Jeff Linkenbach’s versatility makes him valuable on Chiefs’ offensive line
08/26/2014 5:28 PM
08/26/2014 5:28 PM
Just a few weeks ago, Chiefs offensive lineman Jeff Linkenbach’s hold on a roster spot appeared tenuous at best.
He was submerged on the depth chart as rookie Zach Fulton seized the right guard spot, and veteran Ricky Henry was rotating with Fulton and left guard Jeff Allen in training camp.
But the impending four-game suspension of right tackle Donald Stephenson and trade of guard Rishaw Johnson had a ripple effect on the offensive line.
Linkenbach, signed as an unrestricted free agent from Indianapolis in the off-season, surfaced as the starter at left guard last Saturday night against Minnesota, while Allen moved to Stephenson’s spot at right tackle.
Linkenbach participated in 33 snaps against Minnesota, while Henry took part in 28 plays, and that appears to be the pecking order for the final preseason game on Thursday night at Green Bay.
“I don’t have any say,” Linkenbach said of the shuffling of the line. “It’s my job to come to work every day. … Next man up, I guess.”
Linkenbach has made a career of being next man up. He made the Colts roster as undrafted rookie from the University of Cincinnati in 2010 and appeared in 60 games for Indianapolis, including 33 starts at four different positions.
With the departures of free agent guards Jon Asamoah and Geoff Schwartz, and tackle Branden Albert, the Chiefs signed Linkenbach on March 12, the second day of free agency, for his versatility.
“He can play guard, can play tackle, he’s a swing guy for you, and you need those guys who can play multiple positions up front … centers who can play guard, guards who can play tackle,” said Chiefs offensive coordinator Doug Pederson.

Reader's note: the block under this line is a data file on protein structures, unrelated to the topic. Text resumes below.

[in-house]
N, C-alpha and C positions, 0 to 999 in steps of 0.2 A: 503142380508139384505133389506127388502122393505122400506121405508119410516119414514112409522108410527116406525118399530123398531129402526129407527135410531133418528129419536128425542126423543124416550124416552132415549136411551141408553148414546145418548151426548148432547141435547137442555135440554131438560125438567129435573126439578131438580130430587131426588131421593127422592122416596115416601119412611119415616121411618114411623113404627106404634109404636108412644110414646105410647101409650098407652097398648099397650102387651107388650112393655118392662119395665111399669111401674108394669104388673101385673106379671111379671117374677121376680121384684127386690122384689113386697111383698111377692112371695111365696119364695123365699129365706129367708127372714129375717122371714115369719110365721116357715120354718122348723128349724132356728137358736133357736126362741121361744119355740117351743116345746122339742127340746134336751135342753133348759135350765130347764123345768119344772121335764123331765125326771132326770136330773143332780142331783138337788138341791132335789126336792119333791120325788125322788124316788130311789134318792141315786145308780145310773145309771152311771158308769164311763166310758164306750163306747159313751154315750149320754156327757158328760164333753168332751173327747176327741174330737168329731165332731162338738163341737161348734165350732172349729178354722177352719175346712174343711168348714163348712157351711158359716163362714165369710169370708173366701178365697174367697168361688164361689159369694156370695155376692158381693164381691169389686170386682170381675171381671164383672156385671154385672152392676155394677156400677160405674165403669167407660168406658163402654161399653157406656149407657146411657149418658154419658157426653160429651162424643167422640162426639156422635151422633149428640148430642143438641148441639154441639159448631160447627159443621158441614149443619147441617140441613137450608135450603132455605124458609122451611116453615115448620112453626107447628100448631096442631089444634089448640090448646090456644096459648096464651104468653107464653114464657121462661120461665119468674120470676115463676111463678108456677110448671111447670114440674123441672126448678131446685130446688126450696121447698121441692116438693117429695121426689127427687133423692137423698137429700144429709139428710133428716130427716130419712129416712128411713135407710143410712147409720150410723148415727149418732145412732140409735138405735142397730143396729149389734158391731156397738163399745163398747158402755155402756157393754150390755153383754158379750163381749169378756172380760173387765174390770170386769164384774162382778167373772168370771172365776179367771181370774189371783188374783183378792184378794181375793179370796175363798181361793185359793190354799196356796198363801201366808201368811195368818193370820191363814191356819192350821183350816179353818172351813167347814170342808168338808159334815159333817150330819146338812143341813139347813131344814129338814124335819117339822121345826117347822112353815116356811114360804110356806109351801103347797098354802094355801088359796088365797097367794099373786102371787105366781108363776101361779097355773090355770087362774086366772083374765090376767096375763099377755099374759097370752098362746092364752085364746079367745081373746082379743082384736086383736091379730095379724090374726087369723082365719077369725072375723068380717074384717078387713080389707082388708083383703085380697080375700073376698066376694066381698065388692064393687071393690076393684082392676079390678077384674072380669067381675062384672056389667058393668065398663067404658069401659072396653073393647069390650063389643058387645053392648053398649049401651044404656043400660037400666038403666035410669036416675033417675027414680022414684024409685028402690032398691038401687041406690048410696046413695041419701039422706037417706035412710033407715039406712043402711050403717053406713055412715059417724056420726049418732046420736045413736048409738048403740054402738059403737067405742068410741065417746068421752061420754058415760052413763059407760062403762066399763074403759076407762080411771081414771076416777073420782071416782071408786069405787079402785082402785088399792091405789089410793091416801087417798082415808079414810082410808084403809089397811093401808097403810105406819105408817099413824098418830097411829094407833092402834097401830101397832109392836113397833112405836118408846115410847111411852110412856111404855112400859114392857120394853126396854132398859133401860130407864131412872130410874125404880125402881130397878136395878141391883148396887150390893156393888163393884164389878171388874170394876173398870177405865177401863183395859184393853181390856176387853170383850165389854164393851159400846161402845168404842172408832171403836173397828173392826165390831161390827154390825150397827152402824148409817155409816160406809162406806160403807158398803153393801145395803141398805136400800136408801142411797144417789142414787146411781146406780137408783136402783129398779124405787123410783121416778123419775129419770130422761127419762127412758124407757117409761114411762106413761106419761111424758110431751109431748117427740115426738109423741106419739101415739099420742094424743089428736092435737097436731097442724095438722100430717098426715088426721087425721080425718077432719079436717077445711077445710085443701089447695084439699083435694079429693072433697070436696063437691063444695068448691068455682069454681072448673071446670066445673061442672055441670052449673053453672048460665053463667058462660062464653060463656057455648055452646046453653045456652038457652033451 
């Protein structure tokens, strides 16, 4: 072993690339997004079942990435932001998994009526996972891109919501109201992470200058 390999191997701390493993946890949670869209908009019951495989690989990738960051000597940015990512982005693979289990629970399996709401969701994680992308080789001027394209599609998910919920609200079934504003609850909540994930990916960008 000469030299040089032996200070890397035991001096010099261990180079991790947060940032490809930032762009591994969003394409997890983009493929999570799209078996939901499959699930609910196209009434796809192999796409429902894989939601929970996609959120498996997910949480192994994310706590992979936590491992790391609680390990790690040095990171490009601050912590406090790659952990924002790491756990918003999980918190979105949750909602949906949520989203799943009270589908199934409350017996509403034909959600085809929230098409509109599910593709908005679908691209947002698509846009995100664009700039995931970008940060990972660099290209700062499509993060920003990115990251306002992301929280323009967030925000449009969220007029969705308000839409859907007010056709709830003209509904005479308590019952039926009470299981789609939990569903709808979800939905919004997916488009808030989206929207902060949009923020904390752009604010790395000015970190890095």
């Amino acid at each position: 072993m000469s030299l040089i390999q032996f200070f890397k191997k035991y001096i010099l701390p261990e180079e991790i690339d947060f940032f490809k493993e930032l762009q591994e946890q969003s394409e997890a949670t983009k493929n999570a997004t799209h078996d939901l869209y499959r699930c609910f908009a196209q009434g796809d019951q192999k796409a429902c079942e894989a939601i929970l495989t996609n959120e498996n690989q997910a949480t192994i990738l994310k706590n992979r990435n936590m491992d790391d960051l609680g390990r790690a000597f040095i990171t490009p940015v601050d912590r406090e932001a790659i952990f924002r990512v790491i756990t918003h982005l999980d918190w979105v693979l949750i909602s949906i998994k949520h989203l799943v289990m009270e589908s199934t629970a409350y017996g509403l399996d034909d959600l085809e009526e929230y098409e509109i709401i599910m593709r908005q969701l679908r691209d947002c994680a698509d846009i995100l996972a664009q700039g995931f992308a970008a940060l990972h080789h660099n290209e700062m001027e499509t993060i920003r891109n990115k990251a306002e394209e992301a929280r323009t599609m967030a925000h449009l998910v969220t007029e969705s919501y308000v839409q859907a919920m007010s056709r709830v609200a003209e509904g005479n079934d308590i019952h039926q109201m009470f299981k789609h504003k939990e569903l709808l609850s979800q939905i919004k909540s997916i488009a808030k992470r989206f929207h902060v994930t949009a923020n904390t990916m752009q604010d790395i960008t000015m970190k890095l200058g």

“The other night he did a nice job. First of all, it was his first action there with the (starting) offensive line. … And he’s a smart guy, he understands his assignments and he puts himself in the right positions to make the blocks.”
In his career, Linkenbach has started seven regular-season games at right guard; four at left guard; five at left tackle and 17 at right tackle. He’s also started two playoff games — one at left guard in 2012 and one at right tackle in 2010.
“It’s been a blessing, just to have the versatility to be able to slide, wherever the need may be,” said Linkenbach, a 6-foot-6, 325-pounder. “It’s definitely helped my career.”
Linkenbach said once he gets his footwork down, it doesn’t matter which position he plays. He worked at left guard with the first team and right guard with the second team in Tuesday’s practice.
“Wherever I get the most reps during the week, I feel most comfortable at during that week,” Linkenbach said. “In college I was a tackle, but the past couple of years I played more guard. I have the long-term experience at tackle but more recent experience at guard.”
The youth of the Chiefs offensive line — the average age of the starters before Stephenson’s suspension was 23.8 — and the shuffling of players has contributed to some uneven performances by the offense. Center Rodney Hudson is the only offensive lineman in the same position as a year ago.
Consequently, the starters have not scored an offensive touchdown in 16 possessions; the team has a total of just three offensive touchdowns in three games; and Chiefs quarterbacks have been sacked 14 times.
“That’s what OTAs (organized-team activities) and training camp are for,” said Linkenbach. “We’ve been flipping around a little bit. You lose some of that non-verbal communication once you lose (someone). You work with a guy for so long, you start the non-verbal communication.
“But there are no excuses in this league. We have to execute better with whoever is out there.”
Linkenbach, 27, is the oldest member starting offensive line, and while he’s fighting for a job, he can also mentor players like Fulton and second-year tackle Eric Fisher.
“You never know in this business how things are going to work out,” Linkenbach said when the Chiefs signed him. “I’m not here to replace anybody necessarily. I’m just here to compete. I’ve been around a while, but I’m still young enough to play for a long time, but I’m old enough to be able to help some younger guys.”
Blocking could get a little easier once running back Jamaal Charles returns to the lineup for the regular-season opener. Charles, the AFC’s leading rusher last year, has missed the last two preseason games with a bruised foot.
“He’s a dynamite play-maker,” Linkenbach said. “When he gets the ball in his hand, either running the ball or catching the ball out of the backfield, he’s just a tremendous player. As an offensive lineman, you love running backs that can make you look good.”
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